Feature Article - September 2015
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Make A Statement!

Shelters, Shade Structures Go Above and Beyond

By Deborah L. Vence


Lakefront Park
Kissimmee, Fla.

In Kissimmee, Fla., city officials hired a Holland, Mich.-based company that specializes in the engineering and manufacturing of shade coverings, to help showcase both their cultural and historical heritage to the community through the use of structures at Lakefront Park along Lake Tohopekaliga.

Today's public spaces offer more than a leisurely resting place. They are often the center of activity, and today's shelters are more active than their static forerunners.

This particular area had a strong Native American influence and was instrumental in the development of agricultural trade at the turn of the century.

In this case, the old homes (owned by captains of paddlewheel boats, land barons and wealthy cattlemen) had metal roofs, and the use of wood and brick were commonplace in both business and residential structures. White was a predominant color of buildings and in some later years, ceiling fans became common amenities to structures, according to information from the shade manufacturer.

Each shelter is treated equally and with high attention to detail, whether it is a small square or a large custom structure.

After the client saw the first series of structures installed they decided to add more. What originally started as eight to 10 buildings has grown to 20-plus buildings to date. Two large multi-gable structures are the centerpiece of the park. The first houses restrooms and concessions while the other was designed with a fireplace in the middle. Both are capable of housing large events. The walkways are covered with gable roof shelters and incorporate louvers to help with air flow. A large trellis also creates a beautiful backdrop for weddings.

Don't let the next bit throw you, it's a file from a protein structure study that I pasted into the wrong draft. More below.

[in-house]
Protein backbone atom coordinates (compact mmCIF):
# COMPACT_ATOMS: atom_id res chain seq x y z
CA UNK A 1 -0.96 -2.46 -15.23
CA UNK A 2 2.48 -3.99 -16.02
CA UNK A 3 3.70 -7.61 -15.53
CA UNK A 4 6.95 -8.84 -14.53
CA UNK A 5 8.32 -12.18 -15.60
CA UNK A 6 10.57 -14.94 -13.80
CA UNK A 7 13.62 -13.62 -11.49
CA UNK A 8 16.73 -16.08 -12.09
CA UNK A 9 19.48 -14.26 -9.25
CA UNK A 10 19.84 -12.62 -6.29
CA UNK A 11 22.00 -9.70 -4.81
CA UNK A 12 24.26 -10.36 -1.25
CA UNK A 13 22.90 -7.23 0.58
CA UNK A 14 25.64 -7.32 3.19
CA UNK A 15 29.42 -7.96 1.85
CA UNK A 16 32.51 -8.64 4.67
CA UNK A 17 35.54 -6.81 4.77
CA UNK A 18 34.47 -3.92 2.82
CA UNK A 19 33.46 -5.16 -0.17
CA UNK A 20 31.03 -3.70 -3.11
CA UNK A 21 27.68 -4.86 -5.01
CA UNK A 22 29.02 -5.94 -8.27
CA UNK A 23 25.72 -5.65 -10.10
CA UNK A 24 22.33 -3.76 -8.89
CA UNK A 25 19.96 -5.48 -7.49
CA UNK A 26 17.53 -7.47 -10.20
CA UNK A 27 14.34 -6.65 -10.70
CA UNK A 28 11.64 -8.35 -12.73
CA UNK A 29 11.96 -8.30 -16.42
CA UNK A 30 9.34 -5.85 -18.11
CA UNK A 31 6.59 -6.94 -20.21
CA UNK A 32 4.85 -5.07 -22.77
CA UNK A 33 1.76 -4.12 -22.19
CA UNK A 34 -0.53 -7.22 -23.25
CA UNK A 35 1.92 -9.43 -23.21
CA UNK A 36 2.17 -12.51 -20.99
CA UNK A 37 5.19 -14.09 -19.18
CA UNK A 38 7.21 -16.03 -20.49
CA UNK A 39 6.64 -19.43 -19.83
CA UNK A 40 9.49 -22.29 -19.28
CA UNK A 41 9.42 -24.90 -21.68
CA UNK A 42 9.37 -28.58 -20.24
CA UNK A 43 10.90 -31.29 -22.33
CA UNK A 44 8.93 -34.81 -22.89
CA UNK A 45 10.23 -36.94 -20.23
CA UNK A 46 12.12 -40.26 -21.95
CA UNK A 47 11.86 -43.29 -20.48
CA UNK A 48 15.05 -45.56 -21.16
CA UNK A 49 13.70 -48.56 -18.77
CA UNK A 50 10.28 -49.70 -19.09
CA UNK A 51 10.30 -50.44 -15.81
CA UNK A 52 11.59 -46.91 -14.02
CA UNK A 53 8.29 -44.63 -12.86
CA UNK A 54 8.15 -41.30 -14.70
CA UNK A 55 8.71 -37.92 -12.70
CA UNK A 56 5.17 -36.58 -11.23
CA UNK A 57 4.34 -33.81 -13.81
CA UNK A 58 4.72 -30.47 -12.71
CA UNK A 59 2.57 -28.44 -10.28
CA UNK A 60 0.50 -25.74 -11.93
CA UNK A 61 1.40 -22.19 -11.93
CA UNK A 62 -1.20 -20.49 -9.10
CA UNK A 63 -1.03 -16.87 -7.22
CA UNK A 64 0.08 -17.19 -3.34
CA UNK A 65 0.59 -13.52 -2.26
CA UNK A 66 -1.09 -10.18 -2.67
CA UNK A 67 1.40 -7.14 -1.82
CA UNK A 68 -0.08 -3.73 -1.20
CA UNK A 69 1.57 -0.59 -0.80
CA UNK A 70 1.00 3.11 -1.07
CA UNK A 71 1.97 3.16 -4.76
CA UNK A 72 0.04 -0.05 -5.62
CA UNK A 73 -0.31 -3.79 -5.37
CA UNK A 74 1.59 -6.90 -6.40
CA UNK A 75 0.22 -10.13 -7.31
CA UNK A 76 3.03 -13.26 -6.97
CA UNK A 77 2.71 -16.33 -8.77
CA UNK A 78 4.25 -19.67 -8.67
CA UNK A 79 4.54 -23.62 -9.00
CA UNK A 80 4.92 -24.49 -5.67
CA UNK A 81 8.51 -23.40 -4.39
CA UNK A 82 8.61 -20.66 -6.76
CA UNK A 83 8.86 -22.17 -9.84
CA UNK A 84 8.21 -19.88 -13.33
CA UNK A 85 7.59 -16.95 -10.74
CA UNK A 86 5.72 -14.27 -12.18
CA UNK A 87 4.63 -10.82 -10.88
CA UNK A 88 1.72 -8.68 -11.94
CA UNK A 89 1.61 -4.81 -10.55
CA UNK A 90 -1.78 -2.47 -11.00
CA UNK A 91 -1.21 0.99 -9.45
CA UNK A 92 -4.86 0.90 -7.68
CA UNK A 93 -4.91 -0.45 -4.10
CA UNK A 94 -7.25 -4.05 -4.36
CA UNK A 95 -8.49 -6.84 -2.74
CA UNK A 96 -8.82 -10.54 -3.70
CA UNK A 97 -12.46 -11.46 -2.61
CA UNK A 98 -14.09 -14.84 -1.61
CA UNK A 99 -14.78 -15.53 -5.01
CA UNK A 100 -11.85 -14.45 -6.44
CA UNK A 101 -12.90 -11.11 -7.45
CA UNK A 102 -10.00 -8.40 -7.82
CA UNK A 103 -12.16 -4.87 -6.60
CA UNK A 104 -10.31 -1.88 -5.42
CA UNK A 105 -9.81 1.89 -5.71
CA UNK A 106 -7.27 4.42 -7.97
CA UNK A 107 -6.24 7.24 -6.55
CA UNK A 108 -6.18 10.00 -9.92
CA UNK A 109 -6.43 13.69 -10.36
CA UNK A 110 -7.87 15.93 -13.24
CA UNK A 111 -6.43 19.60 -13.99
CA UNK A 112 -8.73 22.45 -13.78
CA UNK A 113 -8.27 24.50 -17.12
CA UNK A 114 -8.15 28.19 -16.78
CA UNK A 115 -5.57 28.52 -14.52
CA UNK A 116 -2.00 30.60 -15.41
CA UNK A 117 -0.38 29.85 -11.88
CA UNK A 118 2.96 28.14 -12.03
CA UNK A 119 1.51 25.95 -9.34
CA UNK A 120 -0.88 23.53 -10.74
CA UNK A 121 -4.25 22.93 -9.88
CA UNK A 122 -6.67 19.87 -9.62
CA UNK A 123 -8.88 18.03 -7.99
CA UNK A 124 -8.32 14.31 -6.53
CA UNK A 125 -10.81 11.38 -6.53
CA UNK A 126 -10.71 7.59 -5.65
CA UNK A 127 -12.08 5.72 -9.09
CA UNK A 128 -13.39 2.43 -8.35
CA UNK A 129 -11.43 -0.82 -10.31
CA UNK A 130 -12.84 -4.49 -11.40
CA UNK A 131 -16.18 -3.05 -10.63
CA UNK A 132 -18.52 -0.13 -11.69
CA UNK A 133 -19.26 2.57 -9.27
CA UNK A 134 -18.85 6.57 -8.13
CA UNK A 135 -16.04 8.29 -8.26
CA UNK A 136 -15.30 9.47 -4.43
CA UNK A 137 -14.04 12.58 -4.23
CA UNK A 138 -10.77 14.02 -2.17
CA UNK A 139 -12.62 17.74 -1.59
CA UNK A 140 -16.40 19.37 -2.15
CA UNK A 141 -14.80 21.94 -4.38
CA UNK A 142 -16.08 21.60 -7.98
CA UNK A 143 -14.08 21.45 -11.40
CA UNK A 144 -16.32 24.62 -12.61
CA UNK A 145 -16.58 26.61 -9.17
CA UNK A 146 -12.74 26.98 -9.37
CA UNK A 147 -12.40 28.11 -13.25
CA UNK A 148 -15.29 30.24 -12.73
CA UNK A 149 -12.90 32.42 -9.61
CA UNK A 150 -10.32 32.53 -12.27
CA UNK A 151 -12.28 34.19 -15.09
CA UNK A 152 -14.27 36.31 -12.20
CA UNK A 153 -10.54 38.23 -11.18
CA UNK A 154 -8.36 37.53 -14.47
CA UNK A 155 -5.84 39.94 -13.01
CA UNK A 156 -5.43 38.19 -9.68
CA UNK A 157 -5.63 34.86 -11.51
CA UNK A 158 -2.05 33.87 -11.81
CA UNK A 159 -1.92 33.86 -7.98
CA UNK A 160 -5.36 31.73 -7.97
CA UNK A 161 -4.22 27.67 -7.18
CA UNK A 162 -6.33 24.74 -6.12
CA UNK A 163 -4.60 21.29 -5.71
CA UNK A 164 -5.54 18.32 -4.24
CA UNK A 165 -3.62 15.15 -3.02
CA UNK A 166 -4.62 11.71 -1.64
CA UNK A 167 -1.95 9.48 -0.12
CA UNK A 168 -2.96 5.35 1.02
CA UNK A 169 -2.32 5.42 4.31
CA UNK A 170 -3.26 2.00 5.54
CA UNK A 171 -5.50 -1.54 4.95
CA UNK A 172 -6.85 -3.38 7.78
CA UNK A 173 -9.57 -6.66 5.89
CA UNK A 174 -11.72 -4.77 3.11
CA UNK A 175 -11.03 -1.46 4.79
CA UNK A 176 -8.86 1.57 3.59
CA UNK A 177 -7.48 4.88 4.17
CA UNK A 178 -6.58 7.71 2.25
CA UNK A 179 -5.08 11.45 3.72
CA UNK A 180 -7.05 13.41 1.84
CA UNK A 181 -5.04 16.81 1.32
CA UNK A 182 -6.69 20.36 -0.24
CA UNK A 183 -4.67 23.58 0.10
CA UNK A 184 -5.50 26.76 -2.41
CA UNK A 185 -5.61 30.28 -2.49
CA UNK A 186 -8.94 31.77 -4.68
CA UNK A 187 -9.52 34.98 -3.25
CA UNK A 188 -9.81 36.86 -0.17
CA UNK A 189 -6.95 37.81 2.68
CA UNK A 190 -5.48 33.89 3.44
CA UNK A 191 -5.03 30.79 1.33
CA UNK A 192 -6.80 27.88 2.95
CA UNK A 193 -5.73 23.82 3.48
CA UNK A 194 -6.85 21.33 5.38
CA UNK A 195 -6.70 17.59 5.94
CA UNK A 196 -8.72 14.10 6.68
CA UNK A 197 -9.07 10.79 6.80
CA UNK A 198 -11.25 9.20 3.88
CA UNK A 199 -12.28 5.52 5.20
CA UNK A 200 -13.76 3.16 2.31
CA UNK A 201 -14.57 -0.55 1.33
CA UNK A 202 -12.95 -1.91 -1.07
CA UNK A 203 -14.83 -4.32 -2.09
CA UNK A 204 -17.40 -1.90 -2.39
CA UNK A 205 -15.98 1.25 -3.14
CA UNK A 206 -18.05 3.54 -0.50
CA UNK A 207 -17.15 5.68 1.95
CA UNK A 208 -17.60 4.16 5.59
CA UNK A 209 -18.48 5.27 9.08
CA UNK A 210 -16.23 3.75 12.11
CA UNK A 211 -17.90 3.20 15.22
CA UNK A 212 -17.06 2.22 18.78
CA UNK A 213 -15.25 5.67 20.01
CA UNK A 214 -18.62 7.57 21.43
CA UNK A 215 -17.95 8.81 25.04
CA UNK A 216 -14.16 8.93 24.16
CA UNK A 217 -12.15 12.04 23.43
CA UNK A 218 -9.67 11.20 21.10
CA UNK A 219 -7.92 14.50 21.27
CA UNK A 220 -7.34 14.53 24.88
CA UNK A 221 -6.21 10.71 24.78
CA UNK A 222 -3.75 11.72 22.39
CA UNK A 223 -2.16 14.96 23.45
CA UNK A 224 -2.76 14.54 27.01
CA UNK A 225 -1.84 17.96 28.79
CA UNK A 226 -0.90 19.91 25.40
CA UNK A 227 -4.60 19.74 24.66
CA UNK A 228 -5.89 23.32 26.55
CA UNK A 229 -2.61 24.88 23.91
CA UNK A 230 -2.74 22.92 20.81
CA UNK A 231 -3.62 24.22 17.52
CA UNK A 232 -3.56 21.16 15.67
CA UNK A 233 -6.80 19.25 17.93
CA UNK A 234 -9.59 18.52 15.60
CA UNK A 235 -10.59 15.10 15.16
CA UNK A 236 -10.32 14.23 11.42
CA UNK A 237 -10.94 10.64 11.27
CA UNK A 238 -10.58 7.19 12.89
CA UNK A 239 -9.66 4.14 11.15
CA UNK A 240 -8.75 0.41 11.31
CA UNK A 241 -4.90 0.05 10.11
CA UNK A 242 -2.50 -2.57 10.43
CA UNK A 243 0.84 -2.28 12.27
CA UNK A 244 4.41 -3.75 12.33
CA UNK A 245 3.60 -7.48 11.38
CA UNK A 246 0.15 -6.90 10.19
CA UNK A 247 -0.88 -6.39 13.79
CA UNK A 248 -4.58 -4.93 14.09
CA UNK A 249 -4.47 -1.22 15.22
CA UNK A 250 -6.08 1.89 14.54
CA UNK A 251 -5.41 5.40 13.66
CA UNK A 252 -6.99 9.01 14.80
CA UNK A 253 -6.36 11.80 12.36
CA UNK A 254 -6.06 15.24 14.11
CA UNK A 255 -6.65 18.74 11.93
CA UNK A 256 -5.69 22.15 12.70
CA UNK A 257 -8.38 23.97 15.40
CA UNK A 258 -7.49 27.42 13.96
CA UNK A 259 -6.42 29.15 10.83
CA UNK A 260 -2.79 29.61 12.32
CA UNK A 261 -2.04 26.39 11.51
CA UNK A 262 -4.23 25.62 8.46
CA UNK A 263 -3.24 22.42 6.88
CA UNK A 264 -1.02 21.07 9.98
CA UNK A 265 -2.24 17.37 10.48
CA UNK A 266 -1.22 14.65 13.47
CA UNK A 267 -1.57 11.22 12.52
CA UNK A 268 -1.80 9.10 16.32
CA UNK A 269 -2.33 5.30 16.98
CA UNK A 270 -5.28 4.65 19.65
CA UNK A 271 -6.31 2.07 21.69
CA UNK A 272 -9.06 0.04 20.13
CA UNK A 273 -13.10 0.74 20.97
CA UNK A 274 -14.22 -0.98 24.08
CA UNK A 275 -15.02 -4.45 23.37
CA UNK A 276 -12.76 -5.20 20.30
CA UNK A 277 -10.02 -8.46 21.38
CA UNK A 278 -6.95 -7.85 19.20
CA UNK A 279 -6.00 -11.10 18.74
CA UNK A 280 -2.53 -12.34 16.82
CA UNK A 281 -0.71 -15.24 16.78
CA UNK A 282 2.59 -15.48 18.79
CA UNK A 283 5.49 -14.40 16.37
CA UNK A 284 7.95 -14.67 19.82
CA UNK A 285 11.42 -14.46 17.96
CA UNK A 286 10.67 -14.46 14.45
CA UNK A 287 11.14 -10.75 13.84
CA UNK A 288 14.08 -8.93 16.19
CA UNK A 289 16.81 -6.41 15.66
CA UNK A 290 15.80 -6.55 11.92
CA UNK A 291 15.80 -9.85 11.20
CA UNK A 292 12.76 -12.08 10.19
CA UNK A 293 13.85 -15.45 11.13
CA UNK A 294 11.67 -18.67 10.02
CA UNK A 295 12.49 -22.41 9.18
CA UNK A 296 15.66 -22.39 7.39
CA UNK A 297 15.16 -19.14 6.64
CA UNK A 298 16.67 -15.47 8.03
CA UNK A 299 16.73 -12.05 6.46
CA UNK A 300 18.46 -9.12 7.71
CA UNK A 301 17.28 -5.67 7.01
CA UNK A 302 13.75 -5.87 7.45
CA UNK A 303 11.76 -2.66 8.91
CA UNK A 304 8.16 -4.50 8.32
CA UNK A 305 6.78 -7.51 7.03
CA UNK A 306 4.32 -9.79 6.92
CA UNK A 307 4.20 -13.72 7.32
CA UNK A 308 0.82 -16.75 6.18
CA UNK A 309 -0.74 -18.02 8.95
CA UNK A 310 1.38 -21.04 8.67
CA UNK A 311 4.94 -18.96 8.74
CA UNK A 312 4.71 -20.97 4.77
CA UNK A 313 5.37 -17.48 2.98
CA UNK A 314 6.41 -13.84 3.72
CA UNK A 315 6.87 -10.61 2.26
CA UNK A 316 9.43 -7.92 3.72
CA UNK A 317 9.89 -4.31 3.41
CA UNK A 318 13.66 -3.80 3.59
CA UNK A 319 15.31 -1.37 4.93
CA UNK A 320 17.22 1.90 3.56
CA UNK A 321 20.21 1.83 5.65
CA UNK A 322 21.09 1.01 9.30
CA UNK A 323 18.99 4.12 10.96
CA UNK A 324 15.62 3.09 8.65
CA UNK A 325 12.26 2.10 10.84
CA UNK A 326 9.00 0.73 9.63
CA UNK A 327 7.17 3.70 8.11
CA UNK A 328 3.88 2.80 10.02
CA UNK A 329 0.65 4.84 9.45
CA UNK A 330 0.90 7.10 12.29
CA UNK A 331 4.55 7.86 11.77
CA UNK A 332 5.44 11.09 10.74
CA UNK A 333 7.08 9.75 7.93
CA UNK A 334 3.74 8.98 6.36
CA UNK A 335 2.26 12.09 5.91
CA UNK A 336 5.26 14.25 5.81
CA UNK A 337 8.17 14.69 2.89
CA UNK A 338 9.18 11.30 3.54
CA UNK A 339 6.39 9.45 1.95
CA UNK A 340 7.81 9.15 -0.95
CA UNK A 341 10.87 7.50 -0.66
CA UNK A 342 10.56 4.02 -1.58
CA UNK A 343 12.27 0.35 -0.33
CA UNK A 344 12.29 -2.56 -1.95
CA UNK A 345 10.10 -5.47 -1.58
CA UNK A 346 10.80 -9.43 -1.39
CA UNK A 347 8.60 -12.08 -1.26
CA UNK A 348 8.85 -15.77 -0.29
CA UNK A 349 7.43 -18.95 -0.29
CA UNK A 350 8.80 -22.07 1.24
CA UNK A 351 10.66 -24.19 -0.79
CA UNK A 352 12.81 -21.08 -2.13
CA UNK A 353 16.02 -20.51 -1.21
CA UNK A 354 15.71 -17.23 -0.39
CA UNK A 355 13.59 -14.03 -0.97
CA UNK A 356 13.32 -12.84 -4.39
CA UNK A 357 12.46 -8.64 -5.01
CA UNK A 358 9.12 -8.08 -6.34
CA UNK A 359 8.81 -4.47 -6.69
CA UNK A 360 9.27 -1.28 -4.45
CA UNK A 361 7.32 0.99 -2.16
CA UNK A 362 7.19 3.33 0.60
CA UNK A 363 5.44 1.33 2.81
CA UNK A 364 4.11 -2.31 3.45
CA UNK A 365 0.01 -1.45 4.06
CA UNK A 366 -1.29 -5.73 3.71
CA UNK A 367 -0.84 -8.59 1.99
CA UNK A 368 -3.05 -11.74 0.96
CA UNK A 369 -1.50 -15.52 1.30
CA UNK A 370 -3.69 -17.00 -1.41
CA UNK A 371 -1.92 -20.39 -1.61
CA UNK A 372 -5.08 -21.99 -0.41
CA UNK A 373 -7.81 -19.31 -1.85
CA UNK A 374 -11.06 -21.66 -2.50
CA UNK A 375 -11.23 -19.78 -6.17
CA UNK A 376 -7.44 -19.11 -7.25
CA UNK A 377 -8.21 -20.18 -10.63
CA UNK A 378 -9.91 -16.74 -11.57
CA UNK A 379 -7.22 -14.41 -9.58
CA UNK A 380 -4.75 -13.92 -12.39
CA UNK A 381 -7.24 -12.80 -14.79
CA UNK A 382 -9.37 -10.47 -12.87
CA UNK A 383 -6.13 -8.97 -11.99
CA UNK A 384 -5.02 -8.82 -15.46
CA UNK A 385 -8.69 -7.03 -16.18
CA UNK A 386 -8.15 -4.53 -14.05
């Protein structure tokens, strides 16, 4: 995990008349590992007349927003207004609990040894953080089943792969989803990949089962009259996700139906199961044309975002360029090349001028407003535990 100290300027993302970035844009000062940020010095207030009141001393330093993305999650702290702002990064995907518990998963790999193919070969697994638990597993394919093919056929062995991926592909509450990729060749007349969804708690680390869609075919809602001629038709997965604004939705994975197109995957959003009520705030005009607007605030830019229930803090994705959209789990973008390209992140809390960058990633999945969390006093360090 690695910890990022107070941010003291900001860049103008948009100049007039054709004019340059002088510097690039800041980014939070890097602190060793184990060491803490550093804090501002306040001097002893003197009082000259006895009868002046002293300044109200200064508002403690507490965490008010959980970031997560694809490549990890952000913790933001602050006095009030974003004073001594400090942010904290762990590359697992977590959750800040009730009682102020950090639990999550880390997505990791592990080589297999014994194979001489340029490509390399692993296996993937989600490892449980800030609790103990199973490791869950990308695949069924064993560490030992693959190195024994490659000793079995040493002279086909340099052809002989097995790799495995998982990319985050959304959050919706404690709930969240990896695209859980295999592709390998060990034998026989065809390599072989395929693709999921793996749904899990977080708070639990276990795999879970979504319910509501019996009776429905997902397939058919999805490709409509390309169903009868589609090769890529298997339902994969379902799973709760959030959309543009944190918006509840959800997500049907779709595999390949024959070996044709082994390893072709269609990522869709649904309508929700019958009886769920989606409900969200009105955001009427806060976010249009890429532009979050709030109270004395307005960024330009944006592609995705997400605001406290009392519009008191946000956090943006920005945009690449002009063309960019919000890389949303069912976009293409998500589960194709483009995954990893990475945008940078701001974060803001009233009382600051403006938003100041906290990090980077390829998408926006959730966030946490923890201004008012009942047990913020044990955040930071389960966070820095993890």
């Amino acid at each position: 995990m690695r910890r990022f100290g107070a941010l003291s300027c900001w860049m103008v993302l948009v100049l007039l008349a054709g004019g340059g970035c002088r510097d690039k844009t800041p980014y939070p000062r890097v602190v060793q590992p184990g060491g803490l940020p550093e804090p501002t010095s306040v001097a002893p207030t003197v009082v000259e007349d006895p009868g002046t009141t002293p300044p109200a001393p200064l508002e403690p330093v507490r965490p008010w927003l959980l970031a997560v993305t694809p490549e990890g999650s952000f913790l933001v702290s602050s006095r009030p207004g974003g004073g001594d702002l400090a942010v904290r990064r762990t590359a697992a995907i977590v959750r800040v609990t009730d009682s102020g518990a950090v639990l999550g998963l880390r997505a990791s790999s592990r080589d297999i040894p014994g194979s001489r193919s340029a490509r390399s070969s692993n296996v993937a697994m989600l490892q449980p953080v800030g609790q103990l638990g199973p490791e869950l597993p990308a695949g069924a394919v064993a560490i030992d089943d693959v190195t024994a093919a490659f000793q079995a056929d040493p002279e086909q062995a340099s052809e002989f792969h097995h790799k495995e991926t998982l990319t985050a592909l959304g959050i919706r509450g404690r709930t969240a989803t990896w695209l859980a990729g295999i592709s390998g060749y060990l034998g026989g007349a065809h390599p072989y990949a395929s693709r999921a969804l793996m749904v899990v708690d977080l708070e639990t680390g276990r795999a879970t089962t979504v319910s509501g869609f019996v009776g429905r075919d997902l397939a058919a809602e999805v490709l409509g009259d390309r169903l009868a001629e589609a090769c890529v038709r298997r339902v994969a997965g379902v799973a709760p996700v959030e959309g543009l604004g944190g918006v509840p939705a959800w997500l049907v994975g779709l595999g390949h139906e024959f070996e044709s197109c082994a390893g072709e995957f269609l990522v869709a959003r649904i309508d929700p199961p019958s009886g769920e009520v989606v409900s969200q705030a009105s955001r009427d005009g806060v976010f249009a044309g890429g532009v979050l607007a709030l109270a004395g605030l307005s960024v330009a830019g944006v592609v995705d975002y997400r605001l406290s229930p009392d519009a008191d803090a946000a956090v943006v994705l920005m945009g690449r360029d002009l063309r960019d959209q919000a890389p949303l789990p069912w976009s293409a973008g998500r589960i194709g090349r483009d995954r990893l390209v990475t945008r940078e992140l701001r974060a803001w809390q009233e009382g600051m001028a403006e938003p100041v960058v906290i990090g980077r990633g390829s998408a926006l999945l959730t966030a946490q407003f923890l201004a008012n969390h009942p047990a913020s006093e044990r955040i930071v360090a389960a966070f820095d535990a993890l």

And, the project has been a success, with the attention to detail and making the structures the focal points of the park.

Each shelter is treated equally and with high attention to detail, whether it is a small square or a large custom structure.

"The shade structures that we have are beautiful, incorporating many building materials from the early 1900s such as wood tongue-and-groove ceilings, brick columns and metal roofs. We also placed ceiling fans in the structures," said Dan Loubier, director, city of Kissimmee, Parks, Recreation & Public Facilities Department. "These were the type of materials used for construction in Kissimmee, Fla., at the turn of the century. So, one improvement has been the aesthetic value and historical significance. Of course the real value is the availability of several shelters for our park users."

He said when the city reconstructed Lakefront Park, 15 new shelters were added to the park alone.

"Our shelters are very popular in Kissimmee at all parks so we knew that the structures we built at the Lakefront would be very popular and they are. We were taking care of the needs of our residents and visitors by constructing the new shelters. The entire park was reconstructed so all of the old structures/shelters were removed and new shelters were built," Loubier said.

In many cases the shelters in Kissimmee are rented out more than one year in advance.

"The public's response has been fantastic and they are heavily used. We rent these shelters so we have also shown an increase in our overall revenue for rentals of the shelters," he said. "We have had no complaints about the cost and the public loves the shelters as evidenced by the fact that they are rented far in advance."